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Coronavirus | Economy & Business | State Government

Sisolak orders halt to most kinds of wage garnishment, seizing of federal stimulus checks

The Nevada State Capitol in Carson City as seen on Monday, Aug 14, 2017. (Jeff Scheid/The Nevada Independent)

Gov. Steve Sisolak has signed another executive order prohibiting many kinds of wage garnishment or writs of execution, including for federal stimulus checks, as a way to ensure financial stability for Nevadans during the COVID-19 pandemic.

Sisolak announced the executive order on Friday, which indefinitely blocks court-ordered writs of wage garnishment or writs of execution: procedural legal actions to claim money or property stemming from a legal case. The order will not affect alimony, child support payments or monies owed to victims of crime, but does include federal stimulus checks.

“During this period of economic uncertainty and hardship, this is not the time to create additional financial stress on Nevadans who are struggling to make ends meet,” Sisolak said in a statement. “This measure ensures that federal stimulus money intended to help Nevada’s families and individuals actually stays in their pockets.” 

Several states, including California, have taken steps to prohibit federal stimulus checks from being seized to pay for debts owed or through wage garnishment. The federal CARES Act, which implemented the stimulus payment program, included a protection against individuals having to pay back their stimulus dollars toward debts owed to state or federal governments but did not specifically address garnishment or other debts

Sisolak’s order was issued on the same day that a temporary suspension on writs of execution issued by the Las Vegas Justice Court was set to expire. That order would have allowed courts to start issuing new writs of execution on Friday.

Nevada law typically requires a court order for wage garnishment, except for things like unpaid taxes, defaulted student loans and child support. It also limits the amount that can be garnished (taken from a regular paycheck) to 25 percent of weekly disposable earnings or the amount by which weekly earnings exceed 50 times the federal hourly minimum wage, whichever is lower.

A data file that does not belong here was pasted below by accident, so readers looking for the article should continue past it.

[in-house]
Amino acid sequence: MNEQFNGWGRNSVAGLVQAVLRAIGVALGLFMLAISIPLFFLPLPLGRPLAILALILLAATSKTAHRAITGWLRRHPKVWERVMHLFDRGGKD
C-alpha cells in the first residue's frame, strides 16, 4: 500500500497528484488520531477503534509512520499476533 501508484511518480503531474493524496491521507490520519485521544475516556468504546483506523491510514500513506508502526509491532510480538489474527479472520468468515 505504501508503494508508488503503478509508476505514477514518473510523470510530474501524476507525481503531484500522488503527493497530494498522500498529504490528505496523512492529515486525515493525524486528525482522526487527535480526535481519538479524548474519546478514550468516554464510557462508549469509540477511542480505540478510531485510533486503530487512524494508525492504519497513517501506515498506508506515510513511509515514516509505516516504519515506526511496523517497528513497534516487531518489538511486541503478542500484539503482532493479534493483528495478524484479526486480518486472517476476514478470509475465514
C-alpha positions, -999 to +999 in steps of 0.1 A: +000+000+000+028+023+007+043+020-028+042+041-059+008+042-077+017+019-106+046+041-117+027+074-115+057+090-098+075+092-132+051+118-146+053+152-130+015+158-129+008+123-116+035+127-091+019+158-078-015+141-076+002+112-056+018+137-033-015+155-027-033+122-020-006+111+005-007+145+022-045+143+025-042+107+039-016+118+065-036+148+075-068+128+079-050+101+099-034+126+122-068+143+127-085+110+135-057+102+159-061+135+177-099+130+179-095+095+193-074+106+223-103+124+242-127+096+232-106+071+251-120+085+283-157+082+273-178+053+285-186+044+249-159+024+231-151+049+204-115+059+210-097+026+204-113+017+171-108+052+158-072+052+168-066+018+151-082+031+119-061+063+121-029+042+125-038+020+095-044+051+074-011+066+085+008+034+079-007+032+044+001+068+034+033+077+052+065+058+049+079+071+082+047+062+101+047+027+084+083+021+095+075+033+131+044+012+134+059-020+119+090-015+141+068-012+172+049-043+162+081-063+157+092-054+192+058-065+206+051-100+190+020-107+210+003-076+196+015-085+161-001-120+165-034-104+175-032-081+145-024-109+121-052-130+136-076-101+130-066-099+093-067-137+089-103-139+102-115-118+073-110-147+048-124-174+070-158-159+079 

The emergency directive itself also orders any funds or property garnished or claimed after the date of the order to be “immediately returned” to the debtor. It also exempts the federal stimulus payments from any right of set-off — which allows lenders to seize assets belonging to the borrower if they default or are otherwise unable to pay back money owed.

It also orders an indefinite stay of any wage garnishment cases being adjudicated in a court until after the state’s emergency order related to COVID-19 expires.

The directive also encourages borrowers and lenders to negotiate payment plans and other agreements within 30 days after the directive and state of emergency is lifted.

Sisolak’s office previously ordered a temporary moratorium on rent and mortgage payments in late March. The governor suggested during a press conference on Thursday that those protections might be lifted on a county-by-county basis in line with the state’s reopening plan.

As of April 17, more than 892,000 people in Nevada have received their federal stimulus check.

Declaration of Emergency Di... by Riley Snyder on Scribd

Declaration of Emergency Di... by Riley Snyder on Scribd

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